I confess: this is a problem without an obvious solution.

As a server administrator managing tens, possibly hundreds, of domains via Parallels’ Plesk control panel system, you may be forgiven for getting frustrated, from time to time.  It happens.

While Plesk is a big time-saver for many tasks, there are occasional quirks which only help to irritate.  One of these being SSL certificates.

Security warning in Chromium

The Plesk control panel comes with a standard SSL certificate which is used to encrypt all HTTPS connections to/from the server by default.  Most server administrators will probably want to replace this with a certificate that correctly identifies their specific server.

The usual route, through Plesk 9.5.x would be to log in, click Settings, click SSL Certificates, and then create / delete certificates accordingly until you have a new default server certificate.  The final step would be to tick the checkbox next to the new default certificate and click “Secure Control Panel”.

This gives you the impression that the new certificate is now used by the control panel.  It isn’t.

So, the next morning, you’ll probably receive one of these by email:

######### SSL Certificate Warning ########

Certificate for hostname 'plesk', in file:
/etc/httpd/conf/httpd.pem

The certificate needs to be renewed; this can be done
using the 'genkey' program.

Browsers will not be able to correctly connect to this
web site using SSL until the certificate is renewed.

#############################
Generated by certwatch(1)
"Hmm", you think, "this should have been updated when I 'Secured the Control Panel'".  Yes, it should.  So, the next logical step would be to edit httpd.pem and replace the Key and Certificate values of this file with those displayed through Plesk's SSL Certificates section.  Then simply restart the web server.  Ha ha! Fail!  Browsing to the control panel still results in the security warning. What gives?!! 
 
After you have restarted the web server many times, both via the operating system's /etc/init.d method and via /usr/local/psa/admin/bin/websrvmng, you conclude that, actually, this is also not the certificate that requires updating.  So, which certificate file stored on the system is the one being served by Plesk?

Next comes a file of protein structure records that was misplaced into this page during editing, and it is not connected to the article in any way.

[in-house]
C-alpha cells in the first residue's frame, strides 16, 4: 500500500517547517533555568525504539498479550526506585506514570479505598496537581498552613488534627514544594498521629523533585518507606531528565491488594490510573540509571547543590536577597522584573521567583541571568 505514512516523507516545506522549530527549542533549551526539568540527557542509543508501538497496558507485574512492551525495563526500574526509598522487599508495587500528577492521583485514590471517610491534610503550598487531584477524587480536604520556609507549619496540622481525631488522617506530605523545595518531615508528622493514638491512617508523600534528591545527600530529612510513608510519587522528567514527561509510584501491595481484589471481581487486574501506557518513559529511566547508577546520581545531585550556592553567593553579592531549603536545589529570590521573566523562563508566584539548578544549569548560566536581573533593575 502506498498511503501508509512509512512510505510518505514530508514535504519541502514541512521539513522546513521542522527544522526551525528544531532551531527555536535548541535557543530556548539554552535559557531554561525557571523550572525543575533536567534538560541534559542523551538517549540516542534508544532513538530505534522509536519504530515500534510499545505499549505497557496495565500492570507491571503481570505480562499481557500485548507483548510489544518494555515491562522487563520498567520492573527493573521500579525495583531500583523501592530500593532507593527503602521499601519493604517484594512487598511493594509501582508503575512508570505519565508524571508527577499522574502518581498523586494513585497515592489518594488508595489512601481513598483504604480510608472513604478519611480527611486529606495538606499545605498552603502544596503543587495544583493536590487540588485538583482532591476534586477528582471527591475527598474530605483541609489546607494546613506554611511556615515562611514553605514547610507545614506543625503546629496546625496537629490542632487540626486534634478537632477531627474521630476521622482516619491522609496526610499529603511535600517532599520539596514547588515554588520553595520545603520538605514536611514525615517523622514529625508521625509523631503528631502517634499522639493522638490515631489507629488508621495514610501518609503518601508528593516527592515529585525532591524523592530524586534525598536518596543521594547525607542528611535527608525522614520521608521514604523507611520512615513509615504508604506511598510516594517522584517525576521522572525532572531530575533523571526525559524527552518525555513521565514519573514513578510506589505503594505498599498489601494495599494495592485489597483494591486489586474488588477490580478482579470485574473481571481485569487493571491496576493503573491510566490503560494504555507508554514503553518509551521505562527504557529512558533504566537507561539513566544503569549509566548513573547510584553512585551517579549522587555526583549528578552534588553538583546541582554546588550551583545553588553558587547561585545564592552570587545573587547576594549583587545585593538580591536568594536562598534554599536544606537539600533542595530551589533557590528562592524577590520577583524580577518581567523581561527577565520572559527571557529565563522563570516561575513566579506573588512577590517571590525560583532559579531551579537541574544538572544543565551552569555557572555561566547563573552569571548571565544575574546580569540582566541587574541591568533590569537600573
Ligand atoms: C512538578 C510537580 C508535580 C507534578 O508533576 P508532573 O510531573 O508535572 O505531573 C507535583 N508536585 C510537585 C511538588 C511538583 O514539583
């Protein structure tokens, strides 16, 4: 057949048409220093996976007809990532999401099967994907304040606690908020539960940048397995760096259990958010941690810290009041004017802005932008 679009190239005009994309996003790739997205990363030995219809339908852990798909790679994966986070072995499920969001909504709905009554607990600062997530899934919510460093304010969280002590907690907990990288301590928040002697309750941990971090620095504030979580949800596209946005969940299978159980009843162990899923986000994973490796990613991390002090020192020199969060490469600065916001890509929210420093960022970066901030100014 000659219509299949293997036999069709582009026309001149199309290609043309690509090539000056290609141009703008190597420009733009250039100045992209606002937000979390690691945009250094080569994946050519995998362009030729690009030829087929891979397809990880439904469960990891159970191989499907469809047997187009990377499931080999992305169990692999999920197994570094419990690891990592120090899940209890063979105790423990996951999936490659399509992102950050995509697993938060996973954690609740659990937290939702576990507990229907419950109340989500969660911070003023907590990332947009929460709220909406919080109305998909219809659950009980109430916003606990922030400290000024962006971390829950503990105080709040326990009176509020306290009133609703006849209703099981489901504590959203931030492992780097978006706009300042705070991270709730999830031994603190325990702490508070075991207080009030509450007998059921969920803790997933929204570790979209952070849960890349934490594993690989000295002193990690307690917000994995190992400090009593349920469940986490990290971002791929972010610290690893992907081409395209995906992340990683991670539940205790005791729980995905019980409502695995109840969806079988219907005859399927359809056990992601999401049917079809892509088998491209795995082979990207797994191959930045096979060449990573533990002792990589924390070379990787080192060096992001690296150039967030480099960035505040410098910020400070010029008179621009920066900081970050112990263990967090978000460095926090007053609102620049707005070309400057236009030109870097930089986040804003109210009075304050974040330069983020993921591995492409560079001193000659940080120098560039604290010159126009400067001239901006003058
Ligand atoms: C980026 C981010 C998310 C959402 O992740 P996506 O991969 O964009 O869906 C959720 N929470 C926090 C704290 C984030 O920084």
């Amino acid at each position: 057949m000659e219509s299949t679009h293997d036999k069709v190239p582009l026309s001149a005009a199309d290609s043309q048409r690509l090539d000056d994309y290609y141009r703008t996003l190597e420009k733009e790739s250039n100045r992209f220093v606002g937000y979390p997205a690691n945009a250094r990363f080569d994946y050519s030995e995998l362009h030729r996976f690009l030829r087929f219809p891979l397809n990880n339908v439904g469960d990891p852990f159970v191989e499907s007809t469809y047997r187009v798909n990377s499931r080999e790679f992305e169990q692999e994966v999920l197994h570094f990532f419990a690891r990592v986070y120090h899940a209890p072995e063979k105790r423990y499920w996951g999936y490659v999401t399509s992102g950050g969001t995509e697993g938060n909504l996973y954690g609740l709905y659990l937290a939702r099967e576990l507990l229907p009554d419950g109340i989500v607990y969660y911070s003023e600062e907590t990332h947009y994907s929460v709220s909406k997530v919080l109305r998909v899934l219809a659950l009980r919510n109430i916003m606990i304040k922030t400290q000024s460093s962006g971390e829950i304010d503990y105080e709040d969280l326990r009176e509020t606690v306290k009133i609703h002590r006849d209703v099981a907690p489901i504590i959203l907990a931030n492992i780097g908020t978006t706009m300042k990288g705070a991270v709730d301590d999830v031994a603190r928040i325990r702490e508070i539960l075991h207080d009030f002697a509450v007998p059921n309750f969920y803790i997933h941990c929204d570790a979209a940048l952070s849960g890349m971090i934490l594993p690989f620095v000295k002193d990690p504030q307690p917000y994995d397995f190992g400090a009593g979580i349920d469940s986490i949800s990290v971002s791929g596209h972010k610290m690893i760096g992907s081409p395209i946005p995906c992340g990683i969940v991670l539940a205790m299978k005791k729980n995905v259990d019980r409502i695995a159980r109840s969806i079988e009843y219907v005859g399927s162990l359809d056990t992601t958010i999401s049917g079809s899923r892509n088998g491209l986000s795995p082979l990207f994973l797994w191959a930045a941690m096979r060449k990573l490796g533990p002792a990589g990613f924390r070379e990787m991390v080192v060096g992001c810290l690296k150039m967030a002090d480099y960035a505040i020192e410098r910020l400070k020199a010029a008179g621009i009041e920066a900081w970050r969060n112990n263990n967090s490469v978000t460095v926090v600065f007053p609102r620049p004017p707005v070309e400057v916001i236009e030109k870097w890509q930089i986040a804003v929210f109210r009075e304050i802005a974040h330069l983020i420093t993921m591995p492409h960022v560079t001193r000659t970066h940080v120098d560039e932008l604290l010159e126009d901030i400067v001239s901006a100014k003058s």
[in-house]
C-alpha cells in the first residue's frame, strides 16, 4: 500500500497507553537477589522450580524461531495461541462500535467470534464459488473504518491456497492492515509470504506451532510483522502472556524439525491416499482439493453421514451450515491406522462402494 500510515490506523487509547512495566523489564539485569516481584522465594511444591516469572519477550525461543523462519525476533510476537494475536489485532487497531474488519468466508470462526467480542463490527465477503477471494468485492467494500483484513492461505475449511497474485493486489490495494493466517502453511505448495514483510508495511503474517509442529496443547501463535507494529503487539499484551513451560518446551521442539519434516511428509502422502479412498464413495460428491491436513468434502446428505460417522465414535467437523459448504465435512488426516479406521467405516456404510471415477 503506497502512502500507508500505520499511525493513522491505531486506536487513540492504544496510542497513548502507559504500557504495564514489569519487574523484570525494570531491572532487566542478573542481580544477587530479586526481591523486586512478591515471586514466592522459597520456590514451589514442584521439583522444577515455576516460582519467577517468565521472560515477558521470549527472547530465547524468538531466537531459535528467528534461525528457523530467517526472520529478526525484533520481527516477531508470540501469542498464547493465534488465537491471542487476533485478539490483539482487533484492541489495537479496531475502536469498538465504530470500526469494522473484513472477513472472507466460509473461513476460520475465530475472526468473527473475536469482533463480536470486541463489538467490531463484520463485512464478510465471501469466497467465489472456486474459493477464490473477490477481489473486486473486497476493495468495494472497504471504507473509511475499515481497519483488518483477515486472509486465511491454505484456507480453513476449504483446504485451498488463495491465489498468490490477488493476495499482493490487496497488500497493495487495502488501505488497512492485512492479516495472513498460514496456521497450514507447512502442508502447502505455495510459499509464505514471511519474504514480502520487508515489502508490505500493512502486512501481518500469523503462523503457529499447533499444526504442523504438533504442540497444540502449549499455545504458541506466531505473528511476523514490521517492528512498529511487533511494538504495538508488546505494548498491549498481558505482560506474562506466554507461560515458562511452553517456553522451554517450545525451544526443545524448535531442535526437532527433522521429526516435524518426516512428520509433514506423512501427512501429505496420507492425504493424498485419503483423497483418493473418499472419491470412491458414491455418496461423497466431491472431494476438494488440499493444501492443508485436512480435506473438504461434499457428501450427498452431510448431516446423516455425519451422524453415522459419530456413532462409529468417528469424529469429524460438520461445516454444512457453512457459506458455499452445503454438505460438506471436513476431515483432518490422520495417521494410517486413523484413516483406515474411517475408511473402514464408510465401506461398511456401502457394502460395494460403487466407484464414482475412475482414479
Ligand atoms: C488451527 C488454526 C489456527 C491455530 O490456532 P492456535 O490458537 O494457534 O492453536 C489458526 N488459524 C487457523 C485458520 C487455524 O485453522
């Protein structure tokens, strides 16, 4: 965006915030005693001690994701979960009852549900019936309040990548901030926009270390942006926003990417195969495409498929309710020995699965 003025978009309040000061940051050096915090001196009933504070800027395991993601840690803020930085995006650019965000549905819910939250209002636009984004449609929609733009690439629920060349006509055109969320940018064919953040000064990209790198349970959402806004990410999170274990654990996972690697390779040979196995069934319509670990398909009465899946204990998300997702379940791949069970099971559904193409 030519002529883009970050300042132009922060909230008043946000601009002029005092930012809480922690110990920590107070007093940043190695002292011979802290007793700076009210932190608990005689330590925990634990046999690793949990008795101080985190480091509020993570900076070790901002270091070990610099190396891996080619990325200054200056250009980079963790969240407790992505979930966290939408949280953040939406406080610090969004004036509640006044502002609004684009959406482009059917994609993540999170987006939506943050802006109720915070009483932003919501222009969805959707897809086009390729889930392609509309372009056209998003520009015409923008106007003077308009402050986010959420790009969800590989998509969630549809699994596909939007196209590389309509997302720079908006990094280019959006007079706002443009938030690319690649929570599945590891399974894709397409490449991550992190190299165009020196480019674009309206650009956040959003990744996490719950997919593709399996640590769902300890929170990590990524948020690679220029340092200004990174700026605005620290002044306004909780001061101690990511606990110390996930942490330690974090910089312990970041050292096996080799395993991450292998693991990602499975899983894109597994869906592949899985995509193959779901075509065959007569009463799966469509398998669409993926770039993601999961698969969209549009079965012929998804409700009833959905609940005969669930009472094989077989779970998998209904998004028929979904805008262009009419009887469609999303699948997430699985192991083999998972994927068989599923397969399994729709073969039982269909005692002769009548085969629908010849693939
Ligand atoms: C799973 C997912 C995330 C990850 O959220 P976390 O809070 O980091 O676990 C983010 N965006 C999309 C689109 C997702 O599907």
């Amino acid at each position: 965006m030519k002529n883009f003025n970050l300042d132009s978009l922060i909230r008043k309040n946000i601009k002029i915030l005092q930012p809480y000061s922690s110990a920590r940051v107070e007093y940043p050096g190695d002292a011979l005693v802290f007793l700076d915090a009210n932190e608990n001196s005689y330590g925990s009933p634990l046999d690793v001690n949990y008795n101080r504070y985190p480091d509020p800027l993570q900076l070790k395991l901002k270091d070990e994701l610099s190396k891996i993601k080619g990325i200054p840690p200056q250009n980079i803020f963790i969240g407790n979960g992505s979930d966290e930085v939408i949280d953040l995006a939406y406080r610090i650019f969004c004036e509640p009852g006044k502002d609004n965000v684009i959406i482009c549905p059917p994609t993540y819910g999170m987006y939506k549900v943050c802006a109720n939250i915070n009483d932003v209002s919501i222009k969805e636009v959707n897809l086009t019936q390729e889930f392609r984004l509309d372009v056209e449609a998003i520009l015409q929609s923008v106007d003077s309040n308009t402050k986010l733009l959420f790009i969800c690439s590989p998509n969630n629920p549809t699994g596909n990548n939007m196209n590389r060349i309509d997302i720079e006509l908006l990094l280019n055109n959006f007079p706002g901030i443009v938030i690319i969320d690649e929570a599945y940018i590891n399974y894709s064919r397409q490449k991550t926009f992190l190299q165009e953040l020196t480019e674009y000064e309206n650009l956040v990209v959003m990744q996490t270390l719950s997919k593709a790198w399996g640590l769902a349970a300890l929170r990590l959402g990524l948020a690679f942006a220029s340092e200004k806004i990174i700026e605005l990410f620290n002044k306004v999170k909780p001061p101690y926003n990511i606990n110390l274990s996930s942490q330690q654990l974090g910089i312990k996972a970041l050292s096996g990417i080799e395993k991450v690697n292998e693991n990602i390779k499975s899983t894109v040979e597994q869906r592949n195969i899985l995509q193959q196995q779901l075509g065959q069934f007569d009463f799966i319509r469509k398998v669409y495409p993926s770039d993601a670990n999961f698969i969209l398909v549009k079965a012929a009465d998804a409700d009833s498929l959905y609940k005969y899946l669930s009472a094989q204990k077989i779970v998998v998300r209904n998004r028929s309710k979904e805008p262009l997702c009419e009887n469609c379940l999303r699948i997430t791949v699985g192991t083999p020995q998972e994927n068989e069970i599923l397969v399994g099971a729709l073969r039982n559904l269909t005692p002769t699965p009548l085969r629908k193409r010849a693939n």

Good question.  While you're searching for an answer, try checking/editing /usr/local/psa/admin/conf/httpsd.pem  and  /usr/local/psa/etc/httpsd.pem.  Nope?

Oh well, how about just resorting to a reboot and taking down everyone's services for a moment? ... Not ideal, but it works.  But this is not the right way!!!  🙁
 
********* UPDATE 23/11/2011 ***********
 
I have stumbled upon the right way to do this.  In a shell: 

cd /usr/local/psa/etc/
mv httpsd.pem httpsd.pem.old
cp /usr/local/psa/admin/conf/httpsd.pem .
service psa restart

5 thoughts on “Parallels Plesk and the SSL cert wild goose chase

  1. Dude!!! Thanks!!! Although in my case I had to change /usr/local/psa/etc/httpsd.pem to get it to work, pointing me to this locations was invaluable!!! THANKS! I have spent soooo much time to get this to work!

  2. I have a question, that may be related. I’ve installed a cert on my plesk 10.4 server that points to a domain hosted on that server. It seems to be that some versions of IE pull the default plesk SSL cert instead of the one installed for the domain itself. Would this be related?

  3. Hi Dave, thanks for your question.

    One thing I’ve noticed about IE over the years is that it’s quite clingy with its cache. It may be that the older certificate is cached (although this would be somewhat irregular as SSL content shouldn’t really be cached).

    Depending on how you installed the certificate, the CSR, Private Key, Certificate and CA certificate info should be all available under the certificate you uploaded into Domains > domain.com > SSL Certificates.

    Try this: In Plesk’s main menu, go to Settings > SSL Certificates and add the new certificate info there. Set it as the default and, optionally, hit the Secure Panel link, to set it up as the panel’s certificate.

    The next step is to change which certificate was used by default on the IP address, so change this in the drop down in Settings > IP Addresses >

    Finally, to check that the certificate is set as the site’s default, visit Domains > domain.com > Web Hosting Settings.

    Hope this helps!

  4. That should be Settings > IP Addresses > Your-IP-Address.

    I previously enclosed Your-IP-Address in angle brackets which, of course, get treated like a weird HTML tag – i.e. ignored!

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